Agreement did not release Lattman, the Bear Valley Defendants,
Whitter, or Palm Traders.
[Amended Complaint at ¶ 23, Exh. H
(Permanent Injunction and Settlement Agreement).]
Injunction applies to “Frank Nielsen and Jonathan Nielsen, and
their agents, servants, representatives, employees, assigns,
successors, affiliates, attorneys, or licensees, any persons,
businesses, corporations, limited liability companies, or
entities acting by, through, under, in concert, or in
participation with them.”
[Id., Exh. H (Permanent Injunction) at
Plaintiff registered its copyright for the Delta Map on
August 6, 2013.
Its registration number is VA0001899229.
Plaintiff registered the Delta Fish Card copyright on August 12,
2013, registration number VA0001898361.
[Id. at ¶ 24, Exh. I
(copyright registration information, excerpts of the Delta Map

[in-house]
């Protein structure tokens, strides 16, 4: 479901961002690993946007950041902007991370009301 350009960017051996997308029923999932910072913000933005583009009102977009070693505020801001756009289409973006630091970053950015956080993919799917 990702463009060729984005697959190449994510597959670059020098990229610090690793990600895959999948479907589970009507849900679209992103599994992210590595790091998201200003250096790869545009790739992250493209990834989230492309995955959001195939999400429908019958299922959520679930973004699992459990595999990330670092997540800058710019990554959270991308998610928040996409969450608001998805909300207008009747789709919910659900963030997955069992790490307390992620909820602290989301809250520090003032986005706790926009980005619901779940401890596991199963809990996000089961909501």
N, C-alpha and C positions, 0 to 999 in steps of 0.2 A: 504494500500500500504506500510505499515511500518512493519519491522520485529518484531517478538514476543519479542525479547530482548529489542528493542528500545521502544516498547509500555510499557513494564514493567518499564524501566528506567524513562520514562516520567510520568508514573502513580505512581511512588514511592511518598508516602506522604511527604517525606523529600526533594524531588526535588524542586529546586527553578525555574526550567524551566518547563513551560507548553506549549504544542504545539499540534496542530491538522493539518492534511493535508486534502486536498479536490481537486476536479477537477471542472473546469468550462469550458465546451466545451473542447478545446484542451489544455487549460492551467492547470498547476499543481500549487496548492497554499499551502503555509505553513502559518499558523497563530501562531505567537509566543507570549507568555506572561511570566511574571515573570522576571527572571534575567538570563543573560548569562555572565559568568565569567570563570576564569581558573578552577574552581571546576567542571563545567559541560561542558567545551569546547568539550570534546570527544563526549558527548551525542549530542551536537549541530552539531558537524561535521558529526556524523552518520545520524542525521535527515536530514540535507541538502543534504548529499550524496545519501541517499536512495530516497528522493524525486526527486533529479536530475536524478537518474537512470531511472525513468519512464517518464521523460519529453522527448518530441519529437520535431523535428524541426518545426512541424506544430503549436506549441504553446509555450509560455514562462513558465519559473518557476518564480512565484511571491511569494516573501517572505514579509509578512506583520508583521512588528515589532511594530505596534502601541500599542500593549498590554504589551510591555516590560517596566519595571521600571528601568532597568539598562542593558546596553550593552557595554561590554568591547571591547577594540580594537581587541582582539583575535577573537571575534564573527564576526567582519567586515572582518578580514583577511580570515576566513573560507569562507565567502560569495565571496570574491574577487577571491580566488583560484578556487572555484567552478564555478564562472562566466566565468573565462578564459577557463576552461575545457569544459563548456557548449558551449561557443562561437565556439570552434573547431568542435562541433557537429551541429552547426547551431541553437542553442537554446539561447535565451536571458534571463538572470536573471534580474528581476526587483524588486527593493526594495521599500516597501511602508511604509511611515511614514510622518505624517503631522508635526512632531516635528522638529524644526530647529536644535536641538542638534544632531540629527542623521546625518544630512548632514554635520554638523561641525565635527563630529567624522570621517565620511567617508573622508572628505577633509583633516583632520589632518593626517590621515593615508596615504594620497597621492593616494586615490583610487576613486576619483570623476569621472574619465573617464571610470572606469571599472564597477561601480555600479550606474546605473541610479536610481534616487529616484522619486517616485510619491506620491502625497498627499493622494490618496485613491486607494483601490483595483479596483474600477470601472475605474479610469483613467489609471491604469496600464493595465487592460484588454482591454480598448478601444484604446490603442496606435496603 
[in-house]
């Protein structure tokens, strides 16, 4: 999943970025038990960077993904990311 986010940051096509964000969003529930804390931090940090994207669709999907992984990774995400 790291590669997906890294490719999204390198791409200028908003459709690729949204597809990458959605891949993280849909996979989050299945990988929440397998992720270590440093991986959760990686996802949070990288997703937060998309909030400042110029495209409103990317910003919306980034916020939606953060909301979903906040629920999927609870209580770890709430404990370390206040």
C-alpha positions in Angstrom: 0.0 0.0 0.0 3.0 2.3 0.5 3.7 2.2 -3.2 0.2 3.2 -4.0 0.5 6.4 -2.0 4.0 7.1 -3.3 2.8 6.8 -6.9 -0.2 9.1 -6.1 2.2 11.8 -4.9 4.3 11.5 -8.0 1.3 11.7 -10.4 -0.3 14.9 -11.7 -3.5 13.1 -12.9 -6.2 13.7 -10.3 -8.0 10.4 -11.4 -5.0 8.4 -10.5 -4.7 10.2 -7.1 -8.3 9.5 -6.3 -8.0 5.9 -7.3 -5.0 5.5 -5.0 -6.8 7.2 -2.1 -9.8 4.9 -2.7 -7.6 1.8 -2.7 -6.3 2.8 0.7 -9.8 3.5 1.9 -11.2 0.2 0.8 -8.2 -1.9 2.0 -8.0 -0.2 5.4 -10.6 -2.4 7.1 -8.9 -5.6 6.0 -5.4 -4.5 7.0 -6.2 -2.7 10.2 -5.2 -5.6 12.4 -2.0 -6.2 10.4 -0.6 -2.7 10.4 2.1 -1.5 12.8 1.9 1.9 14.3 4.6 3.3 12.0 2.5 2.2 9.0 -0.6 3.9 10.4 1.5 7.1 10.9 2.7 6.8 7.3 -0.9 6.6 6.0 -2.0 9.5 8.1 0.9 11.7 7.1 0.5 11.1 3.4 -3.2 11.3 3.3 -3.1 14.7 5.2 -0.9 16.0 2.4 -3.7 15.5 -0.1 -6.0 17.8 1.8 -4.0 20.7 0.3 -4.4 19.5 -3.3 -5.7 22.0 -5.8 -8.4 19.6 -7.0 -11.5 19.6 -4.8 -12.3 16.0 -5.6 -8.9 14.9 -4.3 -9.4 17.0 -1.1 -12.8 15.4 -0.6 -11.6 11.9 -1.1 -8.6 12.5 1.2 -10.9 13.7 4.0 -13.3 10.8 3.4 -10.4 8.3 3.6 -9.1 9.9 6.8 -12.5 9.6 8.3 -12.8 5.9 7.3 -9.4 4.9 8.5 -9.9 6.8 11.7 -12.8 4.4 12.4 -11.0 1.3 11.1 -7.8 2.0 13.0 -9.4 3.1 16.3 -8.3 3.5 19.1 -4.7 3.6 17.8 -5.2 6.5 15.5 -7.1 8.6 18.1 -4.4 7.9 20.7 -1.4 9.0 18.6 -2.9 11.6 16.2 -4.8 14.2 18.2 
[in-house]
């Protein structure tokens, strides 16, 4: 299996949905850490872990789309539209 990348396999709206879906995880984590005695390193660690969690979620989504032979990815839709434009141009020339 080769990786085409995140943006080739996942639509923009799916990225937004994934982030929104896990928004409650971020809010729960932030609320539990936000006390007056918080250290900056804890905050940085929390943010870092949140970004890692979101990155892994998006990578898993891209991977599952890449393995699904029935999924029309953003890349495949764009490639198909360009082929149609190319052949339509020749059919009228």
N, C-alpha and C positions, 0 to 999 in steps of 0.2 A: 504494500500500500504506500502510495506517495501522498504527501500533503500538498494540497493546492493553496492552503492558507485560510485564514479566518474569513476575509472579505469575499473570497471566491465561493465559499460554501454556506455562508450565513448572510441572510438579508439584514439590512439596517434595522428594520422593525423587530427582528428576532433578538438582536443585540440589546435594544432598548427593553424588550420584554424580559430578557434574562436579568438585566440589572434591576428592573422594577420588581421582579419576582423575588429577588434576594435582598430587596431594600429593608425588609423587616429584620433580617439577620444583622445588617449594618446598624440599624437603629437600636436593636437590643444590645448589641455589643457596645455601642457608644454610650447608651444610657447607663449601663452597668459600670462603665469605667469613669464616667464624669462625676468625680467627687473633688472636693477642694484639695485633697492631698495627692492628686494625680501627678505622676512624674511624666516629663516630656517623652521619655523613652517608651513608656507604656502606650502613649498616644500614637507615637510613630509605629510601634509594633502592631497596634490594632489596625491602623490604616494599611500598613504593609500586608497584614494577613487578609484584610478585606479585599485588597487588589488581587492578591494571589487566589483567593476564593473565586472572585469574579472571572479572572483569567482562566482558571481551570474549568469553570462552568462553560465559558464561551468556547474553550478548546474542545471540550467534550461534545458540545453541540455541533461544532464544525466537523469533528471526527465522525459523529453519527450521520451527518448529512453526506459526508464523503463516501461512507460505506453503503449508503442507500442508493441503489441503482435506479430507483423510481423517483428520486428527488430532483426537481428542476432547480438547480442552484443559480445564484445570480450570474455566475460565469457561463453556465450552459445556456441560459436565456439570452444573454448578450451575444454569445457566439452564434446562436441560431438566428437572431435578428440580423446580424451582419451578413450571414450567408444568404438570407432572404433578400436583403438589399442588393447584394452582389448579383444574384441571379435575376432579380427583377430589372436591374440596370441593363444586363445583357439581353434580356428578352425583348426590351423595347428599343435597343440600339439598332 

and entire Delta Fish Card).]
Plaintiff alleges that, from a
comparison of the Delta Map and the product Lattman distributed,
the infringement is obvious.
[Id. at ¶ 24, Exh. J (excerpts of
Delta Map and excerpts of allegedly infringing map).]
Plaintiff alleges that Lattman “willfully engaged in a
course of conduct that infringes upon [Plaintiff]’s copyright
rights by creating, displaying, offering, and/or selling
derivative works and/or substantially similar copies of
[Plaintiff]’s intellectual property, without the consent or
authorization of [Plaintiff], and displaying, offering for sale,
and selling such infringing items.”
[Id. at ¶ 25.]
Some of the
infringing items bore Plaintiff’s name, while others bore the
name “Famous Franko’s Maps” or H2O to Go.
Plaintiff alleges, on
information and belief, that F. Nielsen worked on the designs of
the infringing products using the computer and software that he
retained from his employment with Plaintiff.
F. Nielsen and Green Planet helped to create the H2O to Go Delta
map – and other infringing products that Plaintiff expects to
find in discovery – after the Settlement Agreement.
infringements were not released in the Settlement Agreement and